Profile of a Brown County sex buyer: "middle-aged, married and educated"

BROWN COUNTY, Wis. (WBAY) The results from a month-long, nationwide human trafficking operation give local investigators a unique profile of exactly who is driving the sex buying market.

It stems from Brown County's involvement in the National Johns Suppression Initiative (NJSI).

As Action 2 News first reported in early August, an operation across the country ended in more than 1,000 arrests of sex buyers, also known as johns.

Thirty-five people were arrested in Brown County in four days.

Now investigators are using data from that operation to shape how they attack the problem in the future.

When investigators log onto any of the nearly dozen sites they consider the online hub of human trafficking, their work revolves around ads to sell sex.

How investigators write those ads during undercover operations may change now because of this most recent operation by the NJSI.

"We need to know who we're going after to maximize our potential of getting those johns off the street," says Sgt. Matt Wilson, the human trafficking investigator for the Brown County Sheriff's Office.

The Cook County Sheriff's Office in Illinois created the initiative to reduce the number of buyers, hoping it means fewer women being trafficked against their will.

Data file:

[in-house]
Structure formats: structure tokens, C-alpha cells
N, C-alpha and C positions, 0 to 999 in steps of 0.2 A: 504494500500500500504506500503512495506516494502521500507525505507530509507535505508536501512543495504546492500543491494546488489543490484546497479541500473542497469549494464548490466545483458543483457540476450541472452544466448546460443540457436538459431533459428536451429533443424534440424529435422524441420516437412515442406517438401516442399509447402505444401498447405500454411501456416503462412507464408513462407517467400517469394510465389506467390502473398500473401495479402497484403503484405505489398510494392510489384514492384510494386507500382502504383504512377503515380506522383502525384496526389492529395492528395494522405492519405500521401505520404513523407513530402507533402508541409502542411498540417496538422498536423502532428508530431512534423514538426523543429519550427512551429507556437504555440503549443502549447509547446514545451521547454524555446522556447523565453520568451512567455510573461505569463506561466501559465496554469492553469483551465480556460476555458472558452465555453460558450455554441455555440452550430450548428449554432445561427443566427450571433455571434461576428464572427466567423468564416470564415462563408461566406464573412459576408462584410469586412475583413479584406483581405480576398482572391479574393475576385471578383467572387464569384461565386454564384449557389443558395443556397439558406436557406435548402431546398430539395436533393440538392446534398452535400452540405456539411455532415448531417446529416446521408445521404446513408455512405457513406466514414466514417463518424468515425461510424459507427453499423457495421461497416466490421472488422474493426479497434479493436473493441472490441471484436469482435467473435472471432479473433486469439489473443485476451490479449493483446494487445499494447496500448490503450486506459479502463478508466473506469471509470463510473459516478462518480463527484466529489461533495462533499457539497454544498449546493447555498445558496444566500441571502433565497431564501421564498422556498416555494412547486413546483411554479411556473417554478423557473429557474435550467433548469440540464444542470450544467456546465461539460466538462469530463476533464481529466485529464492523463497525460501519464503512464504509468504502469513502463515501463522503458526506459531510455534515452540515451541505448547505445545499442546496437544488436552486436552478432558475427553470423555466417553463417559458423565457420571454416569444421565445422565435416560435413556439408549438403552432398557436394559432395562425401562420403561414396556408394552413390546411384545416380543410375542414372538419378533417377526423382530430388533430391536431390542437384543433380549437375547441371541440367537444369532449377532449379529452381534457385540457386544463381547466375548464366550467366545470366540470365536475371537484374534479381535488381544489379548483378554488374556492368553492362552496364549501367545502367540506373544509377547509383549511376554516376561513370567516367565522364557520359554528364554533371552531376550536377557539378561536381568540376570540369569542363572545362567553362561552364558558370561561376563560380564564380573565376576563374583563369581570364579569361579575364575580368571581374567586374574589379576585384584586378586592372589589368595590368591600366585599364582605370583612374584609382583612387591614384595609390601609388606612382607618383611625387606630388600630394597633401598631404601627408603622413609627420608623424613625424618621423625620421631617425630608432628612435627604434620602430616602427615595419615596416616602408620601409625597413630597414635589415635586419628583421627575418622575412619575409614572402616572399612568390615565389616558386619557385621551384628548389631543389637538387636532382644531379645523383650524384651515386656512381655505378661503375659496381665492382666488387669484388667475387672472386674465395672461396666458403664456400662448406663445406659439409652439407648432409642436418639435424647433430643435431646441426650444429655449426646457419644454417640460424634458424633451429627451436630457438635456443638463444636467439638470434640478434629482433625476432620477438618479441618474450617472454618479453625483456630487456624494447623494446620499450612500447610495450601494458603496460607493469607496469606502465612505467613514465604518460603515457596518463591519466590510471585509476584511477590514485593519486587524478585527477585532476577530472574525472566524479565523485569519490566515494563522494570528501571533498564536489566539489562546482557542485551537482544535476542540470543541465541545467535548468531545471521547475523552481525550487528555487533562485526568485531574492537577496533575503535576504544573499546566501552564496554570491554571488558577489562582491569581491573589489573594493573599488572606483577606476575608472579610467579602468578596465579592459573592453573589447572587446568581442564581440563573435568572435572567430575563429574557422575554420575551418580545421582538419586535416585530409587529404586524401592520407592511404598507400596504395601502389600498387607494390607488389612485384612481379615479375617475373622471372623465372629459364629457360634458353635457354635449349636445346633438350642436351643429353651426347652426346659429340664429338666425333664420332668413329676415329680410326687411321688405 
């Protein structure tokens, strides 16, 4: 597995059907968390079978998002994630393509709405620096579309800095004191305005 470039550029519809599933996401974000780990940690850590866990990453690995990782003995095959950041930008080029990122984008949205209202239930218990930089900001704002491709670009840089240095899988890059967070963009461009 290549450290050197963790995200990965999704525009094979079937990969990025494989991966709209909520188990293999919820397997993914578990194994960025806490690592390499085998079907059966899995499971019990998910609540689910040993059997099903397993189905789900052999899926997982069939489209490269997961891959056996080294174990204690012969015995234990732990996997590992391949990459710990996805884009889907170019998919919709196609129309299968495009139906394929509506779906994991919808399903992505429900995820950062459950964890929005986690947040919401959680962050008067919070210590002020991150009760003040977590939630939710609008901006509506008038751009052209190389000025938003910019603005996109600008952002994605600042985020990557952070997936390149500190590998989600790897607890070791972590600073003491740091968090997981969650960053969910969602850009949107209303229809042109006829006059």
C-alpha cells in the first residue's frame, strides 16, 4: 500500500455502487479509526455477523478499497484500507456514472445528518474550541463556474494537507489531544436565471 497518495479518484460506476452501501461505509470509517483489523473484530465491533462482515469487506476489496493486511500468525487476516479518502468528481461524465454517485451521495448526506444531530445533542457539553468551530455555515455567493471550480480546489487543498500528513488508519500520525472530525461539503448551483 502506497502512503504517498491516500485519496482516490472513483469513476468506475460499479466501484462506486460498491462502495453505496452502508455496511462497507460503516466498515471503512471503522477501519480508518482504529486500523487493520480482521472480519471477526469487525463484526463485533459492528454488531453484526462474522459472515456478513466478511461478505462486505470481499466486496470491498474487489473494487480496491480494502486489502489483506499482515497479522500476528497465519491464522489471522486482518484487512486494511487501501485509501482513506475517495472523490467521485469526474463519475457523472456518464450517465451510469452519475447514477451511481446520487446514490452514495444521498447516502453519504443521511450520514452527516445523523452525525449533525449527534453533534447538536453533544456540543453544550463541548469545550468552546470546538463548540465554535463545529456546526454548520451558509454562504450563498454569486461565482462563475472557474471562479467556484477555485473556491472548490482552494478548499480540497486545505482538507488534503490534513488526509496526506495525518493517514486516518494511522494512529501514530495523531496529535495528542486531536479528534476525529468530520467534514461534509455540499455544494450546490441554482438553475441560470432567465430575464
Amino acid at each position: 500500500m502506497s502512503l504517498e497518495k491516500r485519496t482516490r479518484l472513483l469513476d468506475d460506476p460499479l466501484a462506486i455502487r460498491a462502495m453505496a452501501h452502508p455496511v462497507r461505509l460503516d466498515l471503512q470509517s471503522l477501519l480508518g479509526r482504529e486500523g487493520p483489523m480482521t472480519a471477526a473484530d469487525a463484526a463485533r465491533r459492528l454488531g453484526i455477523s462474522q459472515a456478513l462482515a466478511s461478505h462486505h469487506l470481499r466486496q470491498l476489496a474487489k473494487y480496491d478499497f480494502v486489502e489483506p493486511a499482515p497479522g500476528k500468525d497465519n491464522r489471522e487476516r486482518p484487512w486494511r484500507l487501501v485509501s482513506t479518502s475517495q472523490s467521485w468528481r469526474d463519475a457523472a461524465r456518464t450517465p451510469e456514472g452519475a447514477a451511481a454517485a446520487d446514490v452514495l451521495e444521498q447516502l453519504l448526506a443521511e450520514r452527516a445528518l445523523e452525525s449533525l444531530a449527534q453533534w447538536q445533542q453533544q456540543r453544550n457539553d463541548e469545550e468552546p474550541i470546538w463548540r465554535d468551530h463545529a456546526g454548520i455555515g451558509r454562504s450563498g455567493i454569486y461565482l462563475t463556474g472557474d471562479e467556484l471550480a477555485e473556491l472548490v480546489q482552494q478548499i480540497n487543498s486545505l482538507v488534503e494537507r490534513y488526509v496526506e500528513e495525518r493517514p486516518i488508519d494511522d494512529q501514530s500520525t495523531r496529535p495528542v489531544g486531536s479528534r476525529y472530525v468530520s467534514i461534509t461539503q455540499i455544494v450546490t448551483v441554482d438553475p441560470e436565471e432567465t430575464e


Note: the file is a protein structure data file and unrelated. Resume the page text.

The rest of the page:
Wilson says the Brown County Sheriff's Office and Wisconsin's Division of Criminal Investigation are the only two agencies in the state sending information to the NJSI, and they're already seeing a big benefit of doing that.

NJSI compiles arrest data that investigators can then analyze, both in Brown County and across the country, and resulted in this profile:

"The average john in Brown County is middle-aged, white male, married, college educated, with children," says Wilson.

Sergeant Wilson works almost exclusively on human trafficking cases for the sheriff's office. Despite that experience, even he was surprised to see so many married and highly successful businessmen, usually between 38 and 48 years old, arrested.

"I thought it would be closer to 50-50. However, up until this last national suppression initiative, out of all the arrests I've made this year, which have been around 30-35 males, only one was not married."

Wilson says this information becomes critical for future undercover work to make sure he's truly targeting the problem in Brown County.

"If we get rid of the demand for the victims, then that will hopefully solve a little bit of the victim issue and help us out that way," says Wilson.



 
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